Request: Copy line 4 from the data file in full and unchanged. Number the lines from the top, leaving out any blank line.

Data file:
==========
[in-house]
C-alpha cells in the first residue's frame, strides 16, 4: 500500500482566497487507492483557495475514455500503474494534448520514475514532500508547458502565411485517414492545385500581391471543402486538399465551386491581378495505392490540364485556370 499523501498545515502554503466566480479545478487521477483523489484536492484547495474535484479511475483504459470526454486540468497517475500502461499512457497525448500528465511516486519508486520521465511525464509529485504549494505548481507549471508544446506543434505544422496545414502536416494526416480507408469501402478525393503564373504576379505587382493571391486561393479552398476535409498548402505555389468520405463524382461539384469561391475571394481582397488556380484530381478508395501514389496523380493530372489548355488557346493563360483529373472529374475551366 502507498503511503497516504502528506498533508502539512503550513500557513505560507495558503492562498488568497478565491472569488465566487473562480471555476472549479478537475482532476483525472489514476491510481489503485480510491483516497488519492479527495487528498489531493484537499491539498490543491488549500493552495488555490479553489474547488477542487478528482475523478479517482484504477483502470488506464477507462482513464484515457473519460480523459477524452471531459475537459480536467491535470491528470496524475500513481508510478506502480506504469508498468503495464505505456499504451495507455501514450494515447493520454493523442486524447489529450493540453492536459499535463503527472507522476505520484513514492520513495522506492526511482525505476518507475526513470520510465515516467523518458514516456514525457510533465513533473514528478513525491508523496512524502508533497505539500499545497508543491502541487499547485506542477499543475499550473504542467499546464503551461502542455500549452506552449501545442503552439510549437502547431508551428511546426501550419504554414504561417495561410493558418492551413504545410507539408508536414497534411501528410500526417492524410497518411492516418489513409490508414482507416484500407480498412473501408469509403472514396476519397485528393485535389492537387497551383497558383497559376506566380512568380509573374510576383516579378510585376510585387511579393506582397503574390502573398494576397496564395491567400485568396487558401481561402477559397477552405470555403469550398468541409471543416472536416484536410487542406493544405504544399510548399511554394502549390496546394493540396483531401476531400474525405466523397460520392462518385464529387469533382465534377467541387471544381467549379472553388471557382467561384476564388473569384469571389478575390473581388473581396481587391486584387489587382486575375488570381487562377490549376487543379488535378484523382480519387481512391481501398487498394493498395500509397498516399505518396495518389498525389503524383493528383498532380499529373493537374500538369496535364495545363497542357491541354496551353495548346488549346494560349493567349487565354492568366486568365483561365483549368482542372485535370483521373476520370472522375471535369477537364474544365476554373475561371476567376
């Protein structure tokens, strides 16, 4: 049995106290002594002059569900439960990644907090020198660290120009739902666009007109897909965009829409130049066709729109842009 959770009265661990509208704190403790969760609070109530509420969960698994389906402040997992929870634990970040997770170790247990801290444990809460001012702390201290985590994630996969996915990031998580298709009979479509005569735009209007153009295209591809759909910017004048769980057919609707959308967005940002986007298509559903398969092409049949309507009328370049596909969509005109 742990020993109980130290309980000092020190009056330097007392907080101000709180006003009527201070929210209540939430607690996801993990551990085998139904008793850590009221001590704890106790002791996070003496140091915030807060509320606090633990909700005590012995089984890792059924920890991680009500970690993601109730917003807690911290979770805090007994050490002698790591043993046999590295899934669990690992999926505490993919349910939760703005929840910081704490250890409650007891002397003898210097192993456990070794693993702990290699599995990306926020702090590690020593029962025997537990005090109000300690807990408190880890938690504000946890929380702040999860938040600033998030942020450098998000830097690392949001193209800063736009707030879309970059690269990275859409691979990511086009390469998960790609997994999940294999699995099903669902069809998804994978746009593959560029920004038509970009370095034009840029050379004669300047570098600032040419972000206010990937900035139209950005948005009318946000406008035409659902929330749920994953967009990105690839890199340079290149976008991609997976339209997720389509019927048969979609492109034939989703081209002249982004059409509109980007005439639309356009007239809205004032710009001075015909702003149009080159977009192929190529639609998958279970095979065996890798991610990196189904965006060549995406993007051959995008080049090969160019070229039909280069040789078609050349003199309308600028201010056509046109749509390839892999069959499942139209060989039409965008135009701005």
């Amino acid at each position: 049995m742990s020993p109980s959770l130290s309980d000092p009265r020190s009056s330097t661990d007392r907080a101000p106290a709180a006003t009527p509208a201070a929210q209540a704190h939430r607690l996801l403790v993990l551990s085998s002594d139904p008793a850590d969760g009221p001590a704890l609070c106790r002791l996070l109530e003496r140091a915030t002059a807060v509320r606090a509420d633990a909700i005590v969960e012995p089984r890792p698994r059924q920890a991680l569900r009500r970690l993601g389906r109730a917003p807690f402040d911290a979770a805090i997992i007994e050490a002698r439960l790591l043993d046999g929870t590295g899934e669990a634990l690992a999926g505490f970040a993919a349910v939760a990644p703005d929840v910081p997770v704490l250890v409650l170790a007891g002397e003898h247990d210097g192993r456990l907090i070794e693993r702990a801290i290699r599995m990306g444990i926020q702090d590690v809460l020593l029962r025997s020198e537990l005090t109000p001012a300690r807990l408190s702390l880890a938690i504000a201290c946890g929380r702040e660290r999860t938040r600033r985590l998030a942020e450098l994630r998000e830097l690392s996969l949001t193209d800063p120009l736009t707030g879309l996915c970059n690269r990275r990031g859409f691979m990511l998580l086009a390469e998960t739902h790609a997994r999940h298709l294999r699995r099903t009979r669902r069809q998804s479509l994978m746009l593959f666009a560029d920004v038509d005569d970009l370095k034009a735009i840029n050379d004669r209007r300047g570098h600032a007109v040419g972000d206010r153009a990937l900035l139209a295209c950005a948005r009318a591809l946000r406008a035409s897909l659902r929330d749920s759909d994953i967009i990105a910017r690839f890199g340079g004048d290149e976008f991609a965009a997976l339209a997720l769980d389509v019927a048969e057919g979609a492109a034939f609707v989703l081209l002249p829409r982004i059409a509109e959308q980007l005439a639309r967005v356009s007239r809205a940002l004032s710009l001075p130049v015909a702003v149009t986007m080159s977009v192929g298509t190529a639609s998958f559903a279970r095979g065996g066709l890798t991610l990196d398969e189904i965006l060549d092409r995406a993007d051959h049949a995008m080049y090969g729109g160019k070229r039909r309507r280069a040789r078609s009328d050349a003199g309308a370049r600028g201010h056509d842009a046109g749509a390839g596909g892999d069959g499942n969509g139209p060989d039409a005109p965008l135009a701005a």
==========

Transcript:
């Amino acid at each position: 049995m742990s020993p109980s959770l130290s309980d000092p009265r020190s009056s330097t661990d007392r907080a101000p106290a709180a006003t009527p509208a201070a929210q209540a704190h939430r607690l996801l403790v993990l551990s085998s002594d139904p008793a850590d969760g009221p001590a704890l609070c106790r002791l996070l109530e003496r140091a915030t002059a807060v509320r606090a509420d633990a909700i005590v969960e012995p089984r890792p698994r059924q920890a991680l569900r009500r970690l993601g389906r109730a917003p807690f402040d911290a979770a805090i997992i007994e050490a002698r439960l790591l043993d046999g929870t590295g899934e669990a634990l690992a999926g505490f970040a993919a349910v939760a990644p703005d929840v910081p997770v704490l250890v409650l170790a007891g002397e003898h247990d210097g192993r456990l907090i070794e693993r702990a801290i290699r599995m990306g444990i926020q702090d590690v809460l020593l029962r025997s020198e537990l005090t109000p001012a300690r807990l408190s702390l880890a938690i504000a201290c946890g929380r702040e660290r999860t938040r600033r985590l998030a942020e450098l994630r998000e830097l690392s996969l949001t193209d800063p120009l736009t707030g879309l996915c970059n690269r990275r990031g859409f691979m990511l998580l086009a390469e998960t739902h790609a997994r999940h298709l294999r699995r099903t009979r669902r069809q998804s479509l994978m746009l593959f666009a560029d920004v038509d005569d970009l370095k034009a735009i840029n050379d004669r209007r300047g570098h600032a007109v040419g972000d206010r153009a990937l900035l139209a295209c950005a948005r009318a591809l946000r406008a035409s897909l659902r929330d749920s759909d994953i967009i990105a910017r690839f890199g340079g004048d290149e976008f991609a965009a997976l339209a997720l769980d389509v019927a048969e057919g979609a492109a034939f609707v989703l081209l002249p829409r982004i059409a509109e959308q980007l005439a639309r967005v356009s007239r809205a940002l004032s710009l001075p130049v015909a702003v149009t986007m080159s977009v192929g298509t190529a639609s998958f559903a279970r095979g065996g066709l890798t991610l990196d398969e189904i965006l060549d092409r995406a993007d051959h049949a995008m080049y090969g729109g160019k070229r039909r309507r280069a040789r078609s009328d050349a003199g309308a370049r600028g201010h056509d842009a046109g749509a390839g596909g892999d069959g499942n969509g139209p060989d039409a005109p965008l135009a701005a």